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7 Popular Countertop Options

  • 1.Granite - Solid and Bold
  • 2.Tile - Traditional and Clean
  • 3.Solid Surface - Wide Variety
  • 4.Quartz/Composite - Tough as They Come
  • 5.Laminate - Durable and Inexpensive
  • 6.Stainless Steel - For the busy kitchen
  • 7.Wood - Always attractive

Choosing a countertop is a big deal. You’re gonna be living with it for a long time, so you need to get it right. There are often tradeoffs in the choices. One may have a dynamic appearance, but needs extensive maintenance. Another may be in your price range, but easily scratches. To help you decide what fits your needs best, let’s review a few key facts about each of the seven top-selling countertop materials.

Granite commands a presence in any kitchen. It’s solid, bold, and beautiful. That’s why it’s so popular. And don’t worry, it won’t be scratched when cutting vegetables, nor scorched by that hot fry pan. However, it’s porous in its natural state, so every so often it’ll need a sealant applied to prevent any staining.

Tile is a traditional choice. There’s no denying its clean, classic appeal. Heat, stains, scratches, and even moisture shouldn’t hurt tile. Still, the uneven surface can be irritating. Those grout lines tend to stain and gather mildew, but an occasional scrub should take care of it.

Solid Surface is a blend of acrylic and polyester. People like the wide variety of patterns available. Since they’re non-porous, they resist stains, are easily cleaned, and never need sealing. However, you will have to be careful with your hot pots and sharp knives.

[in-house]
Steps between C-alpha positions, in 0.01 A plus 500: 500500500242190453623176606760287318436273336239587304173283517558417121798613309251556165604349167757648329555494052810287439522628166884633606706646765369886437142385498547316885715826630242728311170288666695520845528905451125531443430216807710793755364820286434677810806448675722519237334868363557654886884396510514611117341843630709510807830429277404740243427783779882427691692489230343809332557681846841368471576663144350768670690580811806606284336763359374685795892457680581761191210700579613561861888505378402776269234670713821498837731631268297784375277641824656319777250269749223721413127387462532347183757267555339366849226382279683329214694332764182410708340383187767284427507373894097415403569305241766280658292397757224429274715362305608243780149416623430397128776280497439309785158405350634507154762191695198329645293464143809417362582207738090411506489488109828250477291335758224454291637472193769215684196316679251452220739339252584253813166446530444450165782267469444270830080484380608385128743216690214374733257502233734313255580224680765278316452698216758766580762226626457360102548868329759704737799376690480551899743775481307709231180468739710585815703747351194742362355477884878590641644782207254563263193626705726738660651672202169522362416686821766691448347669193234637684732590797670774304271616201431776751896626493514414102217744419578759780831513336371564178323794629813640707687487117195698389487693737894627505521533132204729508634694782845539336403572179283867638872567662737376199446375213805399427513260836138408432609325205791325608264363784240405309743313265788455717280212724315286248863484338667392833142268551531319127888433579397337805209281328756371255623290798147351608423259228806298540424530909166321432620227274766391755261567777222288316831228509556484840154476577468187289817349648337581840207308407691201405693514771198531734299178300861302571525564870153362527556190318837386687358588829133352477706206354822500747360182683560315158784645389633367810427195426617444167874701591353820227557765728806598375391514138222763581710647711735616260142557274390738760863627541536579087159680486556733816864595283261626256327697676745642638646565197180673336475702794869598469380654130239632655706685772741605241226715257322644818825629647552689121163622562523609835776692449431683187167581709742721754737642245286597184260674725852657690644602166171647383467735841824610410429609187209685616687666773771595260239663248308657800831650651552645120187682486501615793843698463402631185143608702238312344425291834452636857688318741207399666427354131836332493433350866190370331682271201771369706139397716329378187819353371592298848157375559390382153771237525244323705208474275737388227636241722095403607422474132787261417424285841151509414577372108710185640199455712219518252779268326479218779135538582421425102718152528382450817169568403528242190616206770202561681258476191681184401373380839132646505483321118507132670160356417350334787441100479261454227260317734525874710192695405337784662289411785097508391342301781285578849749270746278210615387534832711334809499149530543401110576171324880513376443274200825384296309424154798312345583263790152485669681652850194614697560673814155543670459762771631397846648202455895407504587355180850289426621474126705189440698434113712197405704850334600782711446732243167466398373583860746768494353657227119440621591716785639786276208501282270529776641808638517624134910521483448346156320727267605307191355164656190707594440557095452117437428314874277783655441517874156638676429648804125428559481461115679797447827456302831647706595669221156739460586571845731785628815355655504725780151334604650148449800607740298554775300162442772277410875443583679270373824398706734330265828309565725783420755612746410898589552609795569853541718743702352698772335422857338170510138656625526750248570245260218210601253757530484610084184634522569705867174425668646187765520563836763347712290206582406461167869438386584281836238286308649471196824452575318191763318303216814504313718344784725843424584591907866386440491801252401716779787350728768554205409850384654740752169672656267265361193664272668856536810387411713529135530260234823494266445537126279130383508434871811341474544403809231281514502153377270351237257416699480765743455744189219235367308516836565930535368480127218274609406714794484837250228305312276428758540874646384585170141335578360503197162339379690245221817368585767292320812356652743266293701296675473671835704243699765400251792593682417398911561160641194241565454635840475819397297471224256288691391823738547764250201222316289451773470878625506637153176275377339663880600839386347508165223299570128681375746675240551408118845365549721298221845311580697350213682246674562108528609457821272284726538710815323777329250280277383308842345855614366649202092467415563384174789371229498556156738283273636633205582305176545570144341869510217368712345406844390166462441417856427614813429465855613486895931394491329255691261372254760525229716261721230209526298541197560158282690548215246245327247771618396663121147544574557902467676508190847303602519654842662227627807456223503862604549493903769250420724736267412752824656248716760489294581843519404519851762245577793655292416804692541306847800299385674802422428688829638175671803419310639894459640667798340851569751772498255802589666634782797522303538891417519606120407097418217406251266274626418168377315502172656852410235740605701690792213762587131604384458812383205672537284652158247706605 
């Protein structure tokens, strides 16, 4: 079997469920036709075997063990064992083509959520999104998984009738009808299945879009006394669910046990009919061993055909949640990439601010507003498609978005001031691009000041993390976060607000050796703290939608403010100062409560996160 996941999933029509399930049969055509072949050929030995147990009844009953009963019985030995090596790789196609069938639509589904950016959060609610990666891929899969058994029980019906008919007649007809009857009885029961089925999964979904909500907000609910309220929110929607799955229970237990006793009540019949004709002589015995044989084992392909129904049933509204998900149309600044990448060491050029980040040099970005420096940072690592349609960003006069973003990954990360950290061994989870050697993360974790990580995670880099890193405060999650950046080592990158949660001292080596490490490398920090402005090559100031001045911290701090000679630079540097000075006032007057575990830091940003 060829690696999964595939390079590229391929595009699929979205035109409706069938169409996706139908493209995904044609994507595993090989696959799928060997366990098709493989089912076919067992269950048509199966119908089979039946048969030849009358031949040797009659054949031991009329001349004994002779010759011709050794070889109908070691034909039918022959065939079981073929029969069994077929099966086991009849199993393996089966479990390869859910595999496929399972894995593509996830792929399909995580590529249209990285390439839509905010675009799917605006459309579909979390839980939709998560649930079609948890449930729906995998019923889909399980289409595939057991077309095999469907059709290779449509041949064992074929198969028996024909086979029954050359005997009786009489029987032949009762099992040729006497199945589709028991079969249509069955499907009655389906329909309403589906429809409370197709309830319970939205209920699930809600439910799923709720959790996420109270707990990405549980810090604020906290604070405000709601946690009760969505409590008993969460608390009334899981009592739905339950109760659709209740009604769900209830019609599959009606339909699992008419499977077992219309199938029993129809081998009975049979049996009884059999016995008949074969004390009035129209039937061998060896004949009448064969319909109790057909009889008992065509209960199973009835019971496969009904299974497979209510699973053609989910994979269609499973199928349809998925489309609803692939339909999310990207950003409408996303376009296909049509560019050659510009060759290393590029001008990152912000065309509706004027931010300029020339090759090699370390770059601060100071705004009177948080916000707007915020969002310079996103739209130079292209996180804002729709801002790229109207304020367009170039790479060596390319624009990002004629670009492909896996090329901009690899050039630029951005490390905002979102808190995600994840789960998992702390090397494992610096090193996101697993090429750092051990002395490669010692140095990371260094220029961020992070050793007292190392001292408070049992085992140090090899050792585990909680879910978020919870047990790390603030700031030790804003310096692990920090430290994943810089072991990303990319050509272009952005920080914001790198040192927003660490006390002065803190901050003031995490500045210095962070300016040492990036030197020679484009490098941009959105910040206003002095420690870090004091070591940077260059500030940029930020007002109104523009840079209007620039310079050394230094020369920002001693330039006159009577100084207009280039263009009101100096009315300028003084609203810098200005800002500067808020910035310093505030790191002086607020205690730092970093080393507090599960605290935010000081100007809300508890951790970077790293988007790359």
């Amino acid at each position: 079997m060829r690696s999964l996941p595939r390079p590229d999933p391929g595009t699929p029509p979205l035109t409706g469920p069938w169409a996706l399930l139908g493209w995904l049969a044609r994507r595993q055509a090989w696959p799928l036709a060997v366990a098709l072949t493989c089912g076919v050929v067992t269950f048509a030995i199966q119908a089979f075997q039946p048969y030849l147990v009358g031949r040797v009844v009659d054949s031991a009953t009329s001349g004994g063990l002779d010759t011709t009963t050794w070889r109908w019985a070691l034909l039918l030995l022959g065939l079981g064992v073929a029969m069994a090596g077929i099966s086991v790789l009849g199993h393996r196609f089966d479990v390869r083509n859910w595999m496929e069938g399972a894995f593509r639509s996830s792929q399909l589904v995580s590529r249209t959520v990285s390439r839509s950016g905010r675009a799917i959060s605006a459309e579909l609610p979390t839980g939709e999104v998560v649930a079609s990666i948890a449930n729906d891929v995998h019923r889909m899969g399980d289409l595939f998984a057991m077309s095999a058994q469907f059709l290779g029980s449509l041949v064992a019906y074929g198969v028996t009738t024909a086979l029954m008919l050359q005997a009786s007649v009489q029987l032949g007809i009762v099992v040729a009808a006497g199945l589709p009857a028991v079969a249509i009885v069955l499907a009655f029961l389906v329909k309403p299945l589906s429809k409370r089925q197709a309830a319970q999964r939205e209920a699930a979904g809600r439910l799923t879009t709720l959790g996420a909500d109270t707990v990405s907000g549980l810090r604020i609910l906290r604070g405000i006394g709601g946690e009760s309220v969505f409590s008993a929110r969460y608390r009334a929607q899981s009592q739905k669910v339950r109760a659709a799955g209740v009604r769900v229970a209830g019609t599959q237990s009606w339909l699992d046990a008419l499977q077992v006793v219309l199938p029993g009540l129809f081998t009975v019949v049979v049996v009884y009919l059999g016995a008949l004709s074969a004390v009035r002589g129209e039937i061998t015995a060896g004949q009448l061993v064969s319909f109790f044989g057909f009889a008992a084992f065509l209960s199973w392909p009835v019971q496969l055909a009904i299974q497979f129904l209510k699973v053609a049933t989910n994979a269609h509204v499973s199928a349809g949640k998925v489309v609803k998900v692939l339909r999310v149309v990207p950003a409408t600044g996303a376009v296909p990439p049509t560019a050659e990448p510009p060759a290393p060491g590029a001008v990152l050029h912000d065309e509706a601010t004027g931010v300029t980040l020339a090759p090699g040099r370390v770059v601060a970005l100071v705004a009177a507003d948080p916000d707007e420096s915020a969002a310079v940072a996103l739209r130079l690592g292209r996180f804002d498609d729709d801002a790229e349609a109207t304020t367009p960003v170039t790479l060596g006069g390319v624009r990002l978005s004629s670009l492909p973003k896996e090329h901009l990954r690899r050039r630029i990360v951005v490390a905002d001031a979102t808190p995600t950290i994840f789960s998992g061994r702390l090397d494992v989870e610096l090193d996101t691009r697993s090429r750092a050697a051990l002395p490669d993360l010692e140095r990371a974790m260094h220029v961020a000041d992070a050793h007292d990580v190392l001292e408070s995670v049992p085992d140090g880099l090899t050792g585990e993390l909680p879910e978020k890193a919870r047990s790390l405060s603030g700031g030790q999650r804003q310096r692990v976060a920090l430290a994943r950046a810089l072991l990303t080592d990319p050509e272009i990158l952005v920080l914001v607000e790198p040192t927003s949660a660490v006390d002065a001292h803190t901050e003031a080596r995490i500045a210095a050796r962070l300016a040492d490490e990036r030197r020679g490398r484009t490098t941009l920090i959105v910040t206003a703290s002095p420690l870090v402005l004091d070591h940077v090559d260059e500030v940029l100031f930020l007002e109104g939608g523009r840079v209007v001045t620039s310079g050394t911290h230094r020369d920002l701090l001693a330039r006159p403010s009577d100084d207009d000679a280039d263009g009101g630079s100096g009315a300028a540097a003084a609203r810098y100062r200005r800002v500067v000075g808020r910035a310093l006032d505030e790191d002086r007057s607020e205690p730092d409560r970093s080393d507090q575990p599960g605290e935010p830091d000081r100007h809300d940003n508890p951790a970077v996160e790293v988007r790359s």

Quartz and composite granite countertops are as tough as they come. Composed of ground quartz/granite and an acrylic binder, their density prevents scorching, staining, and scratching. The stone pattern and color choices are extensive and recent styles are even duplicating those intriguing veins in natural stone. It can be pricey, though.

Laminated countertops have seen a resurgence since new manufacturing techniques began producing more interesting styles. They’re still durable and inexpensive, but keep in mind that their particle board core will only allow topmount sinks to be installed in them.

Stainless steel countertops are perfect for restaurants and busy kitchens. They’re non-porous, antibacterial, stain, and heat-resistant. But in the home, they can also be loud. If you’re after the industrial look, and don’t mind the noise, this is it.

Wood is always attractive no matter where it appears in the kitchen. When it’s used as a countertop, you gain a cutting surface at any turn. Even knife and scuff marks add their own worn charm over time. Only a periodic oiling is needed to refresh the surface.

Once you’ve picked the material that best suits your needs, it’s on to choosing the right color and pattern that’ll complement the rest of your kitchen. Then it’s time to install.